The Gay Divorcee (1934) 1080p YIFY Movie

The Gay Divorcee (1934) 1080p

The Gay Divorcee is a movie starring Fred Astaire, Ginger Rogers, and Alice Brady. An American woman travels to England to seek a divorce from her absentee husband, where she meets - and falls for - a dashing performer.

IMDB: 7.63 Likes

  • Genre: Comedy | Musical
  • Quality: 1080p
  • Size: 2.01G
  • Resolution: / fps
  • Language: English
  • Run Time: 107
  • IMDB Rating: 7.6/10 
  • MPR: Normal
  • Peers/Seeds: 1 / 1

The Synopsis for The Gay Divorcee (1934) 1080p

Mimi Glossop wants a divorce so her Aunt Hortense hires a professional to play the correspondent in apparent infidelity. American dancer Guy Holden meets Mimi while visiting Brightbourne (Brighton) and she thinks he is the correspondent. The plot is really an excuse for song and dance. The movie won three Academy nominations and the first Oscar for Best Song: "The Continental", a twenty-two minute production number.

The Director and Players for The Gay Divorcee (1934) 1080p

[Director]Mark Sandrich
[Role:]Fred Astaire
[Role:]Edward Everett Horton
[Role:]Alice Brady
[Role:]Ginger Rogers

The Reviews for The Gay Divorcee (1934) 1080p

"You know, you're beginning to fascinate me, and I resent that in any man"Reviewed byackstasisVote: 7/10

I've got to say, it took me a while to work up the courage to borrow 'The Gay Divorcée (1934)' from the university library. Fortunately, I balanced things out by also renting the steamy neo-noir 'Body Heat (1981)!' Needless to say, my ill-ease was not necessary. The 1930s was a carefree and innocent time for American cinema, and here I can assure the reader that the divorcée indicated by the title is merely happy. The film (my ninth from Astaire and Rogers) was the pair's second collaboration, and the first in which they were the stars. The story, adapted from the musical play "Gay Divorce," pretty much forms the template for their next half-dozen outings, a throwaway love-story fraught with screwball misunderstandings and elaborate art deco hotel- rooms. Ginger Rogers requires a divorce from her neglectful husband, and so tries to fake a love-affair (as you do) with a pompous Italian called Tonetti (Erik Rhodes). Fred Astaire comes along, falls in love with Ginger, but she mistakes him for the guy with whom she's supposed to be faking a love-affair.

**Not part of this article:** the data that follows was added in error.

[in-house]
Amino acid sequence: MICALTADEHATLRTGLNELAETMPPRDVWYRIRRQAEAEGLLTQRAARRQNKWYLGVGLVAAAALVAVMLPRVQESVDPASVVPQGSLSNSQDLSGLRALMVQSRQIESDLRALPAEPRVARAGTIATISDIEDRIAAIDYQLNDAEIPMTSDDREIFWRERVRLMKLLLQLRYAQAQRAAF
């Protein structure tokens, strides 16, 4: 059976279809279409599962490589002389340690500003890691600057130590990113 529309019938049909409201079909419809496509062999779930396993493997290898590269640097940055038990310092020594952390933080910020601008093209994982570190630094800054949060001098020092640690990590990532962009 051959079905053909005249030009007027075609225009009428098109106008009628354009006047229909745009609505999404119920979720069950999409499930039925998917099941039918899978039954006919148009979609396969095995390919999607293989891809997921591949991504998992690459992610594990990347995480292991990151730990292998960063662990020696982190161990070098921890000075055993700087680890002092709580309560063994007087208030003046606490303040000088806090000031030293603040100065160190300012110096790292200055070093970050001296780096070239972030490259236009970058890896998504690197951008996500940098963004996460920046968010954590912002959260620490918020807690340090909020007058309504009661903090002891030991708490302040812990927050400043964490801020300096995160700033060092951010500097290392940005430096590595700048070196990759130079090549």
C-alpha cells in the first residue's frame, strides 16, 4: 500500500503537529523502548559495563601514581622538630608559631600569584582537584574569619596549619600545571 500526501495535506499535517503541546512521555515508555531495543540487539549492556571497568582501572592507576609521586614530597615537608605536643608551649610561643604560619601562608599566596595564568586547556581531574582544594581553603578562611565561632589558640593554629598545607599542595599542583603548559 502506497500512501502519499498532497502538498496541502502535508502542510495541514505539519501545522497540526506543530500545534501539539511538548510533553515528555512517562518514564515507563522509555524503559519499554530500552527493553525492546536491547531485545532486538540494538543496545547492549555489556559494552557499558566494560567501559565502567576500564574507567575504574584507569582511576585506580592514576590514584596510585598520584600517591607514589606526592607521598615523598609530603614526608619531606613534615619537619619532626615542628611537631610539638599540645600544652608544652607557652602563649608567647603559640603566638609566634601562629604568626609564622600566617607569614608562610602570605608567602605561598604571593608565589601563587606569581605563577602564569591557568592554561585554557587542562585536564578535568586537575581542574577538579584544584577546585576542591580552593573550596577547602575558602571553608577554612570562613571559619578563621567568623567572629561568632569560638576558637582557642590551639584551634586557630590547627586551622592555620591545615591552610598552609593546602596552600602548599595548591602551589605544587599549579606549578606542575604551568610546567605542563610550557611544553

'The Gay Divorcée' has an excellent cast. Fred Astaire, of course, exudes the same classiness and boyish charm that made him the stand-out in 'Flying Down to Rio (1933)' -- and just check out how gracefully he is able to dance and get dressed at the same time. Ginger Rogers, ever the gifted comedienne, shows wonderful composure, effortlessly making the conversion from apathy towards her male co-star to adoration. Edward Everett Horton, whose constant huffiness bounces amusingly off the carefree Astaire, is unfortunate enough to be given a dance number (opposite Betty Grable), through which he awkwardly and hilariously stumbles. Erik Rhodes, who was the highlight of 'Top Hat (1935),' again manages to steal the show, his pompous Italian "womaniser" a constant source of amusement. There's also Eric Blore, doing that butler thing he does best. Musical highlights include "Night and Day" and the Oscar- winning "Continental," which briefly abandons the long-takes you'd usually find in an Astaire film, instead lapsing into a rapid-fire Eisensteinian montage.

Fred and Ginger in their second musical delightReviewed byPetey-10Vote: 9/10

Mimi Glossop wants a divorce.Dancer Guy Holden's lawyer friend assists her in that.The dancer falls for Mimi.The Gay Divorcée (1934)Mark Sandrich and produced by Pandro S. Berman.The music is by Max Steiner. is directed by Fred Astaire and Ginger Rogers really hit it off.This is the second of their musicals, and the first one to feature the duo as the main attraction.The rest of the cast is great, too.Alice Brady is Aunt Hortense, who has been married to Egbert Fitzgerald, played by Edward Everett Horton.Erik Rhodes is Rodolfo Tonetti.Eric Blore is The Waiter.Betty Grable portrays Guest.Lillian Miles is Singer, Continental Number.William Austin plays Cyril Glossop.I really enjoyed the "Knock Your Feet" bit.Also "The Continental" was most amusing.That song won an Oscar.A really enjoyable musical delight.